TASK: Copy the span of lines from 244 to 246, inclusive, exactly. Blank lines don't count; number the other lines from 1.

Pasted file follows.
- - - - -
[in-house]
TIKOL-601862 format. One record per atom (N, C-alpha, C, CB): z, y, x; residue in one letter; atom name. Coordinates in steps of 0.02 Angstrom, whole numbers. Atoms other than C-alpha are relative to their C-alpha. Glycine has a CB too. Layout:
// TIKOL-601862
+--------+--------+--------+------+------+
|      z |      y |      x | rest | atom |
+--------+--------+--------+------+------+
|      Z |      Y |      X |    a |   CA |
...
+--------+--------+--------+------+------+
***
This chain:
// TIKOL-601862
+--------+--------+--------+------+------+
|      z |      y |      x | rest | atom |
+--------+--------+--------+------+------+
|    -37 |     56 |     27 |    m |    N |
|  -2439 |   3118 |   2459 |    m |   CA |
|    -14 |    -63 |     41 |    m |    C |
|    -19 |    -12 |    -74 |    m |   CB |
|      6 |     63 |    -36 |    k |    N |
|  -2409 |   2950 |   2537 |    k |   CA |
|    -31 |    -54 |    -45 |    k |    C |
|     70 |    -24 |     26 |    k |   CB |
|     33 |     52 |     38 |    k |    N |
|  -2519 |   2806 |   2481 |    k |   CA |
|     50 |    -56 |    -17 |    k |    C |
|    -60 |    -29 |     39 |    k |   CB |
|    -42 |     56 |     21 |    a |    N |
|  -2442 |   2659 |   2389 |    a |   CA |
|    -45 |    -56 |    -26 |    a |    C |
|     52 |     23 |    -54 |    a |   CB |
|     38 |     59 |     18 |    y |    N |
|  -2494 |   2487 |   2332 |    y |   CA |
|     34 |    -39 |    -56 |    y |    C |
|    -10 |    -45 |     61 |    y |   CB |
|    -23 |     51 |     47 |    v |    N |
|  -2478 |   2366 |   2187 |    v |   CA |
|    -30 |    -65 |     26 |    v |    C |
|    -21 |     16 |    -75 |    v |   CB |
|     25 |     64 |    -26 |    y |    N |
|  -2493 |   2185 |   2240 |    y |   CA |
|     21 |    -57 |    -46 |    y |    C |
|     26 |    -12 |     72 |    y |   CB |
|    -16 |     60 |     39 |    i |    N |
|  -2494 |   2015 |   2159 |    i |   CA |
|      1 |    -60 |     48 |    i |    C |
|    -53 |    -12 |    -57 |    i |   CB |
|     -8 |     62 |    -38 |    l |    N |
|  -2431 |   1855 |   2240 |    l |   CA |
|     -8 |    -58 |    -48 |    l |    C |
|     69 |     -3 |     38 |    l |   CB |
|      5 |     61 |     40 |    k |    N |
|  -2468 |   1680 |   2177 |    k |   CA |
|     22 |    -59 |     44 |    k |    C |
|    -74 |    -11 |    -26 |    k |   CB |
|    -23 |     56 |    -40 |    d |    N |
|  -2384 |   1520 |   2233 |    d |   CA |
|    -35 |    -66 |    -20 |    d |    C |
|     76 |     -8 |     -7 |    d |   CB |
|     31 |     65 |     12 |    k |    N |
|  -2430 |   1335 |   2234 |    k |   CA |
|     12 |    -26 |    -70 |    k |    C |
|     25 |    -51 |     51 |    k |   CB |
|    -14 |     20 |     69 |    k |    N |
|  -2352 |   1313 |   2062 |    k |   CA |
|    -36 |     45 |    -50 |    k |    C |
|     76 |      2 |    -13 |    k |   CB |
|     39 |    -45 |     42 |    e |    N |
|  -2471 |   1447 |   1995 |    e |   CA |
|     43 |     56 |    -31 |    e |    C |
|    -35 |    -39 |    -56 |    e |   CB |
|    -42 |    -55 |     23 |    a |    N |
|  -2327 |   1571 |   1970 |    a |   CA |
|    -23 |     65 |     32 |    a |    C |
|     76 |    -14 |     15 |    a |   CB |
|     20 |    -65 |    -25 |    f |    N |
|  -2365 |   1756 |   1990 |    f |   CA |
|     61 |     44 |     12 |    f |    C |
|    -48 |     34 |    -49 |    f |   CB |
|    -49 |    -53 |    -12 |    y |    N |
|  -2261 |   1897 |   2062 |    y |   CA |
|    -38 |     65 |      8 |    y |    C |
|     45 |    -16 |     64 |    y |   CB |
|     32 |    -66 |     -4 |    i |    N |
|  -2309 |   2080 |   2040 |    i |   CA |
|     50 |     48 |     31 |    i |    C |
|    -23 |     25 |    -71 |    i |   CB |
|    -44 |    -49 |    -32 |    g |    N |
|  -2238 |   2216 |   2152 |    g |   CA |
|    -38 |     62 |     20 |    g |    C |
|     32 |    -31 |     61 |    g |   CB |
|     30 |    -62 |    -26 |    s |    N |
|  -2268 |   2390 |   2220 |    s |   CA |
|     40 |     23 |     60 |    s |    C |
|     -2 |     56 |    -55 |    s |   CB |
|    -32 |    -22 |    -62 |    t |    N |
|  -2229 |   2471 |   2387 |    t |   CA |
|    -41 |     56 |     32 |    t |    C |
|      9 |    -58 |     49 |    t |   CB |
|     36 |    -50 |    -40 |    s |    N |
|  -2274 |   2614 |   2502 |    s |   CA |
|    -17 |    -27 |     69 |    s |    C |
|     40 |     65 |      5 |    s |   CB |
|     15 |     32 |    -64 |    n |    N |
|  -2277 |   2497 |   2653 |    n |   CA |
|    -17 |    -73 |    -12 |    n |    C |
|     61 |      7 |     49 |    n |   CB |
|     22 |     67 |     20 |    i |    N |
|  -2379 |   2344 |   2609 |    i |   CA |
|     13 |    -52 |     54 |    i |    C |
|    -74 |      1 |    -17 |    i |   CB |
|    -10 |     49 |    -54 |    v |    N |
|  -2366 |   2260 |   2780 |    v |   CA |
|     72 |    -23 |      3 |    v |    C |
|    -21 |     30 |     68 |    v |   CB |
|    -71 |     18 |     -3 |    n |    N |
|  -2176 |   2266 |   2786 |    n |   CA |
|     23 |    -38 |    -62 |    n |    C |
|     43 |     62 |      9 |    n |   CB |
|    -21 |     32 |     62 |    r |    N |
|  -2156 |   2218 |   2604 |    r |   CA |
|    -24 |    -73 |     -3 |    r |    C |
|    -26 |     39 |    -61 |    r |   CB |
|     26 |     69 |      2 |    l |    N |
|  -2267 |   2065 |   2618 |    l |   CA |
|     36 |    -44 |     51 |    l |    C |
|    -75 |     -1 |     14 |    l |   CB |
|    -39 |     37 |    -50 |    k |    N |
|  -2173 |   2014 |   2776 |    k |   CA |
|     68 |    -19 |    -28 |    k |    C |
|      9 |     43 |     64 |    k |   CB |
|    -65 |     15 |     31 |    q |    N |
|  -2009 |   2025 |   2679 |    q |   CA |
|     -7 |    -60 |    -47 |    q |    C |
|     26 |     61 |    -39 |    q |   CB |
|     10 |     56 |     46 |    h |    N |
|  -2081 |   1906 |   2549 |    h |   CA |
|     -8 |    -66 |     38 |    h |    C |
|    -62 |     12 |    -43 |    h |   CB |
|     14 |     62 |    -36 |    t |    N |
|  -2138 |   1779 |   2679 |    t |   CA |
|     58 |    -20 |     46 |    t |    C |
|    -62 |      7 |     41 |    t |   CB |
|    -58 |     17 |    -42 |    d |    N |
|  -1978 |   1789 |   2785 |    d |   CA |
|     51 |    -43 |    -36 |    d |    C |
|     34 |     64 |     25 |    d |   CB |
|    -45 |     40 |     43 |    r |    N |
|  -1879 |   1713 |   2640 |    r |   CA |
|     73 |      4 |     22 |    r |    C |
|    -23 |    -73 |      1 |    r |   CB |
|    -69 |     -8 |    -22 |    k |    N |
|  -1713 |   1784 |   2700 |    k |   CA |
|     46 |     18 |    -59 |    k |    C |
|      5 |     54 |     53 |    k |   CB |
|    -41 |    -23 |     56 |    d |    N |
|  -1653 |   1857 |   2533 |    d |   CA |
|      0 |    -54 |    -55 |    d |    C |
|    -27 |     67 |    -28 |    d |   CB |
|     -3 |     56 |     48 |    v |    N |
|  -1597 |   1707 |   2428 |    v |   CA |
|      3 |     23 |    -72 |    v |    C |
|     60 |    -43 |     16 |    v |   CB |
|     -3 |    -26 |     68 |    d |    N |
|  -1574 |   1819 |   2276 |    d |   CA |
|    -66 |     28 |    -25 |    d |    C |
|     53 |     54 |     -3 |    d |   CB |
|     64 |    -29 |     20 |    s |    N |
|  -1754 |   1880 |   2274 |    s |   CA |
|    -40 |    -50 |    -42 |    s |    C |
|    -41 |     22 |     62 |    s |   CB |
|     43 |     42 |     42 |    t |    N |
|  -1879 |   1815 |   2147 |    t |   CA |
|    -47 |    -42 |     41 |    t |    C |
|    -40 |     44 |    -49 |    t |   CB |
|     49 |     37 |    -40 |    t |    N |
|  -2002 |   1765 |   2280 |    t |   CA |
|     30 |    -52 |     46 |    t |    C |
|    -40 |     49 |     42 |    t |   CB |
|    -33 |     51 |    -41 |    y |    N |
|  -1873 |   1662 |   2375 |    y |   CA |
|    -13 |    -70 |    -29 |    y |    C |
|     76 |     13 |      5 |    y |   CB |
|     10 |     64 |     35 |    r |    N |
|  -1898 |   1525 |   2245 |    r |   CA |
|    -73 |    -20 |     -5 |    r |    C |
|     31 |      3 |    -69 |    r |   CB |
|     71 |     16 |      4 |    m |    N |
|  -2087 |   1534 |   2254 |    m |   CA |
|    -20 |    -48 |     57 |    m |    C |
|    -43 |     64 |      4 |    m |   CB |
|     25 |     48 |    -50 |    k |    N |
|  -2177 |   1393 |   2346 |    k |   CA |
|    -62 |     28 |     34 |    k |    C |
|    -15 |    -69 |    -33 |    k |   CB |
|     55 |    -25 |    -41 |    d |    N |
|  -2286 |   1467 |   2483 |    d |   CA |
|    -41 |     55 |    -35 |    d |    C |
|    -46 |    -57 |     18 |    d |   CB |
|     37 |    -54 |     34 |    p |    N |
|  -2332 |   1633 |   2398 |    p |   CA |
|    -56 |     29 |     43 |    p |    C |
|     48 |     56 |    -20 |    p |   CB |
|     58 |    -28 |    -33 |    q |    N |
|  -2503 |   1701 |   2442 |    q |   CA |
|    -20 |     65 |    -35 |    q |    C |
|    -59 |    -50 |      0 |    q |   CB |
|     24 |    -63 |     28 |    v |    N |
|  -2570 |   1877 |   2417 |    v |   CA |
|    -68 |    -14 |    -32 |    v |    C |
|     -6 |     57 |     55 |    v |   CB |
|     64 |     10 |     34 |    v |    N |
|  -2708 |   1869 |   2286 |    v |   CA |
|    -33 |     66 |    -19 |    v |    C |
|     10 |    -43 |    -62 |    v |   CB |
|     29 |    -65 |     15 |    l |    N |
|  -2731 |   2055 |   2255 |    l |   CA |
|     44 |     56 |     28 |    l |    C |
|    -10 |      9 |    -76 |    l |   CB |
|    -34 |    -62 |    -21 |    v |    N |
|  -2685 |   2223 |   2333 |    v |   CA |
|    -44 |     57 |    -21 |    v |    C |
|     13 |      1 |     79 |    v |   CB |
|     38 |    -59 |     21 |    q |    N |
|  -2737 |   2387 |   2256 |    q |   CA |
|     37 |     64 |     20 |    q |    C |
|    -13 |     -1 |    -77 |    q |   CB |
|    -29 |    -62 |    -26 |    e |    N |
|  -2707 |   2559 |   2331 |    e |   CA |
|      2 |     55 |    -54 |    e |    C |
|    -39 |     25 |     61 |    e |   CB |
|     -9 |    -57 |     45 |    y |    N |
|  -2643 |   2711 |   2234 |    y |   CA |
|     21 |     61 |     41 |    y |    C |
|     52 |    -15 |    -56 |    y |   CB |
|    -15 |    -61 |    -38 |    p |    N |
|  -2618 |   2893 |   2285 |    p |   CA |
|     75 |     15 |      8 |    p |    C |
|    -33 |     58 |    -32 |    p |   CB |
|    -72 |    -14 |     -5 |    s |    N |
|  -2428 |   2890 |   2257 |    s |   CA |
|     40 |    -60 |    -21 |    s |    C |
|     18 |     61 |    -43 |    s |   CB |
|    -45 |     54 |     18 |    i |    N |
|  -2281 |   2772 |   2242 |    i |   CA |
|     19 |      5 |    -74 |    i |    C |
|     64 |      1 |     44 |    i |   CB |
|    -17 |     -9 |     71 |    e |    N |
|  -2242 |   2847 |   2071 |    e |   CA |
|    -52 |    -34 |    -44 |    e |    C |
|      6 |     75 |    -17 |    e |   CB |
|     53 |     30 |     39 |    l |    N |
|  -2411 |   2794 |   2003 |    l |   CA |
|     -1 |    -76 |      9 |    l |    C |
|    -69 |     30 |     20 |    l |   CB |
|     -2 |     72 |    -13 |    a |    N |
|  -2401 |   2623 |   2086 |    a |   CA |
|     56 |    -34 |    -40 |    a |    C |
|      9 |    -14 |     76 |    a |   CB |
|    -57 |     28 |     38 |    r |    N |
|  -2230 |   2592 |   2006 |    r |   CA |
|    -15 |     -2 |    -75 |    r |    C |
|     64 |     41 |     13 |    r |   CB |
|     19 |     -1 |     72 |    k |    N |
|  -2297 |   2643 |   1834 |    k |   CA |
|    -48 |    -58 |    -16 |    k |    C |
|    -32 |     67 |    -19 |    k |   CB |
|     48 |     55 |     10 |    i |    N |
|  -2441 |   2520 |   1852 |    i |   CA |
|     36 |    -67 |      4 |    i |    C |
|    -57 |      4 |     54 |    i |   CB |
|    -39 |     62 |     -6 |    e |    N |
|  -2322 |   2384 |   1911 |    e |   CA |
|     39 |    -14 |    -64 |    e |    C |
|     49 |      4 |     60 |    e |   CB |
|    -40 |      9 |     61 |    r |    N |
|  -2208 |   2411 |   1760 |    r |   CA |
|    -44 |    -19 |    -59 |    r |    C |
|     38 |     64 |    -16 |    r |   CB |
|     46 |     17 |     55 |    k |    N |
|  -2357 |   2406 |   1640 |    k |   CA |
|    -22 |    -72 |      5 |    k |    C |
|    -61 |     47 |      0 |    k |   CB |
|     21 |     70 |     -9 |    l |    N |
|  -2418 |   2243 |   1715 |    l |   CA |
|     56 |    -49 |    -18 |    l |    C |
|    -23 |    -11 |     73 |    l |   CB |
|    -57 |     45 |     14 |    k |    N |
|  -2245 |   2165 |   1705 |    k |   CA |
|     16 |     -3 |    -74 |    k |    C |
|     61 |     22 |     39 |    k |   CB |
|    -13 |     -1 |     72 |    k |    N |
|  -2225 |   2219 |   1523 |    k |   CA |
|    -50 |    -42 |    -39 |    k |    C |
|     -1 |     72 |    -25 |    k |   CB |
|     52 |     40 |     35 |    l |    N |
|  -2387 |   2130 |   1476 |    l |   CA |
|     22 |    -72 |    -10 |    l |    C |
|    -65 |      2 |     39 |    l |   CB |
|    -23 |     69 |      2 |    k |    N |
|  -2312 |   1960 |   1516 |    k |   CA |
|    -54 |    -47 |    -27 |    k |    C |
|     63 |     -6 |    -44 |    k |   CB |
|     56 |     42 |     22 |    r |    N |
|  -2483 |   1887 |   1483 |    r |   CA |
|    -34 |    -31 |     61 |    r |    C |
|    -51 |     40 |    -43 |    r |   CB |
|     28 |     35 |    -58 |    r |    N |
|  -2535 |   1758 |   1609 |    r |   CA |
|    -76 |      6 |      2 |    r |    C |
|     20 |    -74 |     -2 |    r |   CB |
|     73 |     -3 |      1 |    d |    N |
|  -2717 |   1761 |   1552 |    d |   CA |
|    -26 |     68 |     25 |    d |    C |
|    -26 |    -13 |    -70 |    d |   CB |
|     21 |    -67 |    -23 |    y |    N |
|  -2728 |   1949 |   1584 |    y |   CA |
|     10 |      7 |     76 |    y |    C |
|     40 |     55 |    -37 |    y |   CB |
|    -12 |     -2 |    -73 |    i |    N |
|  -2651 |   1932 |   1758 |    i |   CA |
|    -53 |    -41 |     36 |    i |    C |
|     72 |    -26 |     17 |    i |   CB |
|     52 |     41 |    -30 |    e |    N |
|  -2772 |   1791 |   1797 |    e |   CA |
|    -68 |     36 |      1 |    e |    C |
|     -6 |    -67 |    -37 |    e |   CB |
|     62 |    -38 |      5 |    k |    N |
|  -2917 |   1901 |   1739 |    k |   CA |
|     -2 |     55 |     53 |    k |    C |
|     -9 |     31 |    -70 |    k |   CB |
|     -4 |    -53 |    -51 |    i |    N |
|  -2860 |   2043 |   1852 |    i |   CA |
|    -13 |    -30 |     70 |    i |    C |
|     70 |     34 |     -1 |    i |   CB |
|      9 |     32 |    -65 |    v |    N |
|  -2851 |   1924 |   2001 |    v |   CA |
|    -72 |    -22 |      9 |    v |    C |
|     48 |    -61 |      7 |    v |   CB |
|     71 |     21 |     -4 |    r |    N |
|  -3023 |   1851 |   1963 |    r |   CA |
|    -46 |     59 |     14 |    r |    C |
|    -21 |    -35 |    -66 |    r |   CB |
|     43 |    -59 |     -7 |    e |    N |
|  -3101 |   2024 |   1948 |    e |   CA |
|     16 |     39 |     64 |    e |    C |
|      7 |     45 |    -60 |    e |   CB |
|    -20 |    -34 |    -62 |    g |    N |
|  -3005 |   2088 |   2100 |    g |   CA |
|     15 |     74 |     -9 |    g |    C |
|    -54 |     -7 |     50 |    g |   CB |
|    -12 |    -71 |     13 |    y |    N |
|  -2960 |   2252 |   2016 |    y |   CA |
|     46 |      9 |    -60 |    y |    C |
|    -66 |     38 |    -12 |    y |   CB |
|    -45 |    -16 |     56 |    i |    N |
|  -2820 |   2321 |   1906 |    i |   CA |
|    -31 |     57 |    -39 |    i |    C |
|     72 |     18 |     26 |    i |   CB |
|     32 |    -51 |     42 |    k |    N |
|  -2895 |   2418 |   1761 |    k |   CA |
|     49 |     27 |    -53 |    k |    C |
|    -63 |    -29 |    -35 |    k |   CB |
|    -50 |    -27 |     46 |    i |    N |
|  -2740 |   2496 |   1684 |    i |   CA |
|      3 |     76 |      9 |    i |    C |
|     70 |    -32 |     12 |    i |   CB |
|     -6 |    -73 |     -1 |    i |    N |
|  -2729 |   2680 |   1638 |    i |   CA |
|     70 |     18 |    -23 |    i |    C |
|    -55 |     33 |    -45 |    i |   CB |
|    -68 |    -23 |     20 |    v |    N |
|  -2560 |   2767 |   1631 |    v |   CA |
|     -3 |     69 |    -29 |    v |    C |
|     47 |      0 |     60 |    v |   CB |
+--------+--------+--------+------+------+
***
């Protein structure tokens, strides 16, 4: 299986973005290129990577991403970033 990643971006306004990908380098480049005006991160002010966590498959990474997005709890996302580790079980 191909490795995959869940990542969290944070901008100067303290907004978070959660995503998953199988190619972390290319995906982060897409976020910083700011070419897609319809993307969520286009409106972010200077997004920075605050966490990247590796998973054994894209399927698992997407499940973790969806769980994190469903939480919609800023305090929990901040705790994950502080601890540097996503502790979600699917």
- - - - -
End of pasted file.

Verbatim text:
|    -45 |     54 |     18 |    i |    N |
|  -2281 |   2772 |   2242 |    i |   CA |
|     19 |      5 |    -74 |    i |    C |